The Burke Library is one of the largest theological libraries in North America. With holdings of over 700,000 items, including extensive holdings of unique and special materials, the Library is recognized as one of the premier resources in its field. Throughout its long history, the Library has maintained its commitment to the needs of both teaching and research, serving not only the faculty, staff and students of Union Theological Seminary and Columbia University, but also a wide spectrum of national and international scholars and researchers. The Library is named in honor of Walter Burke, a generous benefactor to the Library who served as Chairman of the Board of Directors of the Seminary from 1976 to 1982.

The mission of the Burke Library is to identify, acquire, organize, provide access to, interpret, and preserve for the future information in the field of theology and contextually related areas of study. 

For more detailed information, please see the Burke Library Collection Development Policy.

A. Purpose and Program Description

The Burke Library supports research and teaching in the areas of biblical studies, church history, Christian theology and ethics, practical theology, and related areas of the humanities. It supports undergraduate, masters, and Ph.D. students, as well as the faculty and staff of Columbia University, Union Theological Seminary, and affiliate institutions.

The Library reflects in its collections the pluralistic and ecumenical concerns of Union Theological Seminary while maintaining its role as a comprehensive resource within the limits of its collecting policies.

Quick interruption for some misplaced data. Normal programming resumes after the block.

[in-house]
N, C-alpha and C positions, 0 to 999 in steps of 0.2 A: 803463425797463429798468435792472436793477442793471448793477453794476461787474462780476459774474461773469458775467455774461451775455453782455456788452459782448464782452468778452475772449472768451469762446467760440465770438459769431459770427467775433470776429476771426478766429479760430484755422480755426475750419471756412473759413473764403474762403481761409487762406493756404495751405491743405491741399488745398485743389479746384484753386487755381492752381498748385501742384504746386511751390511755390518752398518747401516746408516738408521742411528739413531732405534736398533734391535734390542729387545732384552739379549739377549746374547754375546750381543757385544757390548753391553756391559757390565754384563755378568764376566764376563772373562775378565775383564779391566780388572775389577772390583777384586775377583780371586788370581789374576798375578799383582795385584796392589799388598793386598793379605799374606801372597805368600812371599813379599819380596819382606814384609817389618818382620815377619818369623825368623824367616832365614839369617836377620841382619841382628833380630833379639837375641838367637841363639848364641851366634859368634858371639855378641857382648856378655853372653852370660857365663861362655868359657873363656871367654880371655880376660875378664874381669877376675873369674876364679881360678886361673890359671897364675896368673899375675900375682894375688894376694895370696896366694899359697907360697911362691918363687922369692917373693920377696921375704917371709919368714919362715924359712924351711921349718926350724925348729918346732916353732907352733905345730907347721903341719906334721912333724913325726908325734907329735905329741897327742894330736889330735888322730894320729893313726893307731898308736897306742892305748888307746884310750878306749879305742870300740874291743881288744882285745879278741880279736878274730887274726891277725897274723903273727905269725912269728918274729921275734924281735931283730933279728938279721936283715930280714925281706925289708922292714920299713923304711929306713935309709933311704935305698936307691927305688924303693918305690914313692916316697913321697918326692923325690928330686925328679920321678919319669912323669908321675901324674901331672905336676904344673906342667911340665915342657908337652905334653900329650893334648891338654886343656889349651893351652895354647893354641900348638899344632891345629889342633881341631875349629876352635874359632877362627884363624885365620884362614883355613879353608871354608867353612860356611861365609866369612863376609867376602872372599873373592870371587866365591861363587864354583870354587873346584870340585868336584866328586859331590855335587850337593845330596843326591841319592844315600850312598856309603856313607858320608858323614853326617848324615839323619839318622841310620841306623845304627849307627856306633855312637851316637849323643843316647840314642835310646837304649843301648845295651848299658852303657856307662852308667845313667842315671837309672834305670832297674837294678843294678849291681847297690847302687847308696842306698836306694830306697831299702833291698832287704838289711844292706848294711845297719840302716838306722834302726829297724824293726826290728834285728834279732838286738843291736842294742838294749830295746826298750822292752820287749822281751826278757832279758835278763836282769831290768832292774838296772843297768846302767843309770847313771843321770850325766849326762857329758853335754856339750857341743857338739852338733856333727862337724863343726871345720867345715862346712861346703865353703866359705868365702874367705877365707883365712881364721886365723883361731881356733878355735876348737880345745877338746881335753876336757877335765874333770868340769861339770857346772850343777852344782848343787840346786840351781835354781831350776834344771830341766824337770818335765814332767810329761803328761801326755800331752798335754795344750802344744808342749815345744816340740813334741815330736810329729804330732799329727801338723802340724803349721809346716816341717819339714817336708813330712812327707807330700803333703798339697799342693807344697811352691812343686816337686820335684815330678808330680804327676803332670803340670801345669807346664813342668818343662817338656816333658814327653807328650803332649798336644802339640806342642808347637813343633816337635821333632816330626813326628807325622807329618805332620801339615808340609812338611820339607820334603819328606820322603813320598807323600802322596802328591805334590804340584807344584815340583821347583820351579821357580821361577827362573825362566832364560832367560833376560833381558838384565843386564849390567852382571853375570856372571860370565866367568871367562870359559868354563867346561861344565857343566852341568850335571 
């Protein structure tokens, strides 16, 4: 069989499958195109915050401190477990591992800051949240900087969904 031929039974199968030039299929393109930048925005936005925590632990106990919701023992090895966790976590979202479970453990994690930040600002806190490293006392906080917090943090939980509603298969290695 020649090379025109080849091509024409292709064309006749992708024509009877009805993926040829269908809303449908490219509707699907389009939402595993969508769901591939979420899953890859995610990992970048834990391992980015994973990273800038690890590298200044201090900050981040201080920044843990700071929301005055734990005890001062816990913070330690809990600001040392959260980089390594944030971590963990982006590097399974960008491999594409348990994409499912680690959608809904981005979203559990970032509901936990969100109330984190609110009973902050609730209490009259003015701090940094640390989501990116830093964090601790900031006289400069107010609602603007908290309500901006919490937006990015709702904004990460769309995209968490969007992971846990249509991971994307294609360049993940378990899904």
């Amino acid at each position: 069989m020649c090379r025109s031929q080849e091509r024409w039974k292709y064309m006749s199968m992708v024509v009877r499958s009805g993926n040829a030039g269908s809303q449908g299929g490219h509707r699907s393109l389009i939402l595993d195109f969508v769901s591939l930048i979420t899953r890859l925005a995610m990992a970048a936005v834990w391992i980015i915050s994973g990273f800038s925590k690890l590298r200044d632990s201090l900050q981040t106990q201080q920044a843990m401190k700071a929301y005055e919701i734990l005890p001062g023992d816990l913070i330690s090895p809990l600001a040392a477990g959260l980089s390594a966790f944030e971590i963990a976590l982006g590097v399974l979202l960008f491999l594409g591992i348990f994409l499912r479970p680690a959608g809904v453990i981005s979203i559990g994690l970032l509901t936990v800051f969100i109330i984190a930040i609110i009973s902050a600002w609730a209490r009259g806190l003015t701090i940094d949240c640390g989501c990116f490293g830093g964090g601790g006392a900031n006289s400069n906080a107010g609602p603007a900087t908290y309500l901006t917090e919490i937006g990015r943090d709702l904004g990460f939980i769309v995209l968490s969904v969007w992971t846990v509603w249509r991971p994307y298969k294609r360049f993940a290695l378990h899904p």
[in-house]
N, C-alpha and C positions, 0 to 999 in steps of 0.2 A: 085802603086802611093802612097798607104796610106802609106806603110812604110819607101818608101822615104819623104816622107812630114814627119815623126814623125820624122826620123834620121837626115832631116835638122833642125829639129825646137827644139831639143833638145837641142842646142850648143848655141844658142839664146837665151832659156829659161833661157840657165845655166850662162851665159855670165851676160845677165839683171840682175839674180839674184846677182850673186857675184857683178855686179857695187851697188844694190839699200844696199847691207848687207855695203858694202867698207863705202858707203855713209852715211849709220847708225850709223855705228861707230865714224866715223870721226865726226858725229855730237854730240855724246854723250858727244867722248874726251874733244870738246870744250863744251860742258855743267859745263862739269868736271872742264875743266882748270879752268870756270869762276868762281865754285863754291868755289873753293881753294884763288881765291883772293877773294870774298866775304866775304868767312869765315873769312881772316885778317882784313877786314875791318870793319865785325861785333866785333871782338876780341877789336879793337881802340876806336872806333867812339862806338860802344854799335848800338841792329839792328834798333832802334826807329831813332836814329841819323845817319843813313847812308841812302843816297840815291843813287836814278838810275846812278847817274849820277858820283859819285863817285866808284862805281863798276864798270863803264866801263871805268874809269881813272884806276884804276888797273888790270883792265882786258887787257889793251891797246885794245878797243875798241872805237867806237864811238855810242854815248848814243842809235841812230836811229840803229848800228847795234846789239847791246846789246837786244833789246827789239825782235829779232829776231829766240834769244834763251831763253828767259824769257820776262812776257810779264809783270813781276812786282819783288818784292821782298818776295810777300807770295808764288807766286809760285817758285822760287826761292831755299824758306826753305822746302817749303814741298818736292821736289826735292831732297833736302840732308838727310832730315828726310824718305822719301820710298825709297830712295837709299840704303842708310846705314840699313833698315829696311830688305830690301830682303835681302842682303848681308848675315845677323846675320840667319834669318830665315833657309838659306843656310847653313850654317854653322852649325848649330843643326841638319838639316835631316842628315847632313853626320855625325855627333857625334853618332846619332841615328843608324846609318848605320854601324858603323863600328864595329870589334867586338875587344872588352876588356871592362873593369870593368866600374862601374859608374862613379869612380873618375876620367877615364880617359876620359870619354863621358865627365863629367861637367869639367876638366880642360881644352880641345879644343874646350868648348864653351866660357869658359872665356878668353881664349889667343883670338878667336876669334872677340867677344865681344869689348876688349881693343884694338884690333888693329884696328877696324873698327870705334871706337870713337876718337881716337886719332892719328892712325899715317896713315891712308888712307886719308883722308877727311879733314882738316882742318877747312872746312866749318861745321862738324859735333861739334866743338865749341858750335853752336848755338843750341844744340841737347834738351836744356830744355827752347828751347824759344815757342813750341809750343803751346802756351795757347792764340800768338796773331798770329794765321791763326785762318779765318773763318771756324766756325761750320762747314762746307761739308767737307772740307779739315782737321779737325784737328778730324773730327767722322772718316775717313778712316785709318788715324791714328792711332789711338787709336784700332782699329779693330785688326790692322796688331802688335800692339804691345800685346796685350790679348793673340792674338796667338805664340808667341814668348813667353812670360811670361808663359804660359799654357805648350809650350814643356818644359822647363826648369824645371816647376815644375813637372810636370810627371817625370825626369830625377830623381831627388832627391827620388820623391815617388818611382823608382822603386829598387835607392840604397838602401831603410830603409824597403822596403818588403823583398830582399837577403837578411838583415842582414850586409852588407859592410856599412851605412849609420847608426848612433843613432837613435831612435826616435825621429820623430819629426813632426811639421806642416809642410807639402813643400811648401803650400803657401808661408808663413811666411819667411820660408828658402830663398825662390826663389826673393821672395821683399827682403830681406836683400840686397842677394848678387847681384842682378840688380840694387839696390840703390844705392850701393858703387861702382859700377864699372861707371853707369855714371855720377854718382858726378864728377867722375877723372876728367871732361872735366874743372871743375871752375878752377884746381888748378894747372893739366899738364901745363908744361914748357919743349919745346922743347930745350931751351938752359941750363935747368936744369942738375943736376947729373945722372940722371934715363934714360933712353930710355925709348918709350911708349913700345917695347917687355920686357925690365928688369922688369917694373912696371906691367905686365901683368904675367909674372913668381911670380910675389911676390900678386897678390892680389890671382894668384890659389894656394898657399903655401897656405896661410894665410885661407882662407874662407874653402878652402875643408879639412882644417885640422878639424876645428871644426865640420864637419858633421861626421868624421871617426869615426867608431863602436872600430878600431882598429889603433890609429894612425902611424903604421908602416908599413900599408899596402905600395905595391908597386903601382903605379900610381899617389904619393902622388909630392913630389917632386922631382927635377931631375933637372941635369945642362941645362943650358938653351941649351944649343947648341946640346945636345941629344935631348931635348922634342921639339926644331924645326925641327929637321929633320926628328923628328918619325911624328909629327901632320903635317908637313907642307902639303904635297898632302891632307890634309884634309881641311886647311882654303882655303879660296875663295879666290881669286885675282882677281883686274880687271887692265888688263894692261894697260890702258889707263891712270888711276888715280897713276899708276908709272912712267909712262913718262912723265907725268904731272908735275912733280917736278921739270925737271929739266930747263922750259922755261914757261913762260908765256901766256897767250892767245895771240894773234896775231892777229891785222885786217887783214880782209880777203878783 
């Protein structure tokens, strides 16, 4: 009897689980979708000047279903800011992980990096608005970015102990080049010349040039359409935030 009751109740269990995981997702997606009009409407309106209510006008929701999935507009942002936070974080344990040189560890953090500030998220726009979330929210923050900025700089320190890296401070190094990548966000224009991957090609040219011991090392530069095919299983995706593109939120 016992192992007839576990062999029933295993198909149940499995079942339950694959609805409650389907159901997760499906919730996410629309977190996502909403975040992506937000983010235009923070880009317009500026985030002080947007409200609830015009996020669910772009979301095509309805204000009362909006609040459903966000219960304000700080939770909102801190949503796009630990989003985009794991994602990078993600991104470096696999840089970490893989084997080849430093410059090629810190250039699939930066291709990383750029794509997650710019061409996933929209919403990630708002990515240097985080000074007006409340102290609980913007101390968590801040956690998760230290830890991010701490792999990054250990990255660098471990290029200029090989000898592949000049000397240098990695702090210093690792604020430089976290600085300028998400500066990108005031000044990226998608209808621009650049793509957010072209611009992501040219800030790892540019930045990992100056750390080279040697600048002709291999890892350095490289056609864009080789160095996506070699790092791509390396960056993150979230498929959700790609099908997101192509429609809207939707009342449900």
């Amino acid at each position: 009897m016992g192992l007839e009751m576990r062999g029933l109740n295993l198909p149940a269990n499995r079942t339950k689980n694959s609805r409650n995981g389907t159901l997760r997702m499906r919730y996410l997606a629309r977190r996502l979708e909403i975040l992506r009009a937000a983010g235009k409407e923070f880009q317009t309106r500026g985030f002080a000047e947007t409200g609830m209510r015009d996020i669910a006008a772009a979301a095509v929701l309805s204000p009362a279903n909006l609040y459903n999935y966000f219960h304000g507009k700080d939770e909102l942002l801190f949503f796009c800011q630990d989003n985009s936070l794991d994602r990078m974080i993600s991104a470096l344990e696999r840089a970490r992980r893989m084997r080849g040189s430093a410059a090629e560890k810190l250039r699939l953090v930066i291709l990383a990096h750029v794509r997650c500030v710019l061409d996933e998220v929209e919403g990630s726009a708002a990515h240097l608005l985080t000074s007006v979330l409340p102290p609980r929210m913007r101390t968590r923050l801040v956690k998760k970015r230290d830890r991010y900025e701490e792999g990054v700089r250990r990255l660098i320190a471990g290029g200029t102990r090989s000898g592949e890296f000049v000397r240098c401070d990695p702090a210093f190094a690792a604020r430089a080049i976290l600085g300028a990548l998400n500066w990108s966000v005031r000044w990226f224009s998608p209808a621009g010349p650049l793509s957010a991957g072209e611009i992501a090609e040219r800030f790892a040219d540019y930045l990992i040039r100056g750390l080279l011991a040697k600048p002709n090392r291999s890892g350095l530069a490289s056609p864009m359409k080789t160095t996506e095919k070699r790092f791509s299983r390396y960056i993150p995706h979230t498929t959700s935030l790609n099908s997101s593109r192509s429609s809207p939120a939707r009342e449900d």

B. General Selection Guidelines (see classed analysis for detailed statement)

Overall, the Burke Library's existing collections, its collecting goals, and its current acquisitions commitment for these areas, based upon available resources, are all at the research level.

C. Specific Delimitations

1. Formats Collected: We collect monographs, periodicals, annuals, reference resources, and electronic resources (both reference and primary) extensively. We collect professional materials and dissertations selectively.

2. Imprint Dates Collected: We collect materials from the 19th century to the present, with a particular focus on 20th and 21st century Christianities.

3. Languages Collected:  We collect English, German, French, and Italian language materials. Other languages are collected selectively.

4. Place of Publication: We collect materials from the Americas, Europe, Asia, and Africa.

D. Areas of Strength and Distinction

· The Missionary Research Collection: Tens of thousands of books, pamphlets, periodicals, reports, minutes, and archival materials originally collected by a group of American Protestant mission boards and now continued by the Burke Library. There are particularly extensive archival holdings in this area.

· The Van Ess Collection: Approximately 13,000 pieces, which formed the core of the Library's original collection, consisting of manuscripts and early printed books, including many incunabula.

· The McAlpin Collection of British History and Theology: An eminent collection of some 18,000 sixteenth and seventeenth century imprints, sources critical to an understanding of the political, theological, and ecclesiastical climate of this important period.

· The Gillett Collection of American History and Theology: A large body of original pamphlets, tracts, sermons, general and local histories, biographies from the period ca. 1750-1850.

· The Thompson Collection: Rich in Bibles and prayer books, the collection is particularly valuable for the study of bindings and illustrations in early printed books.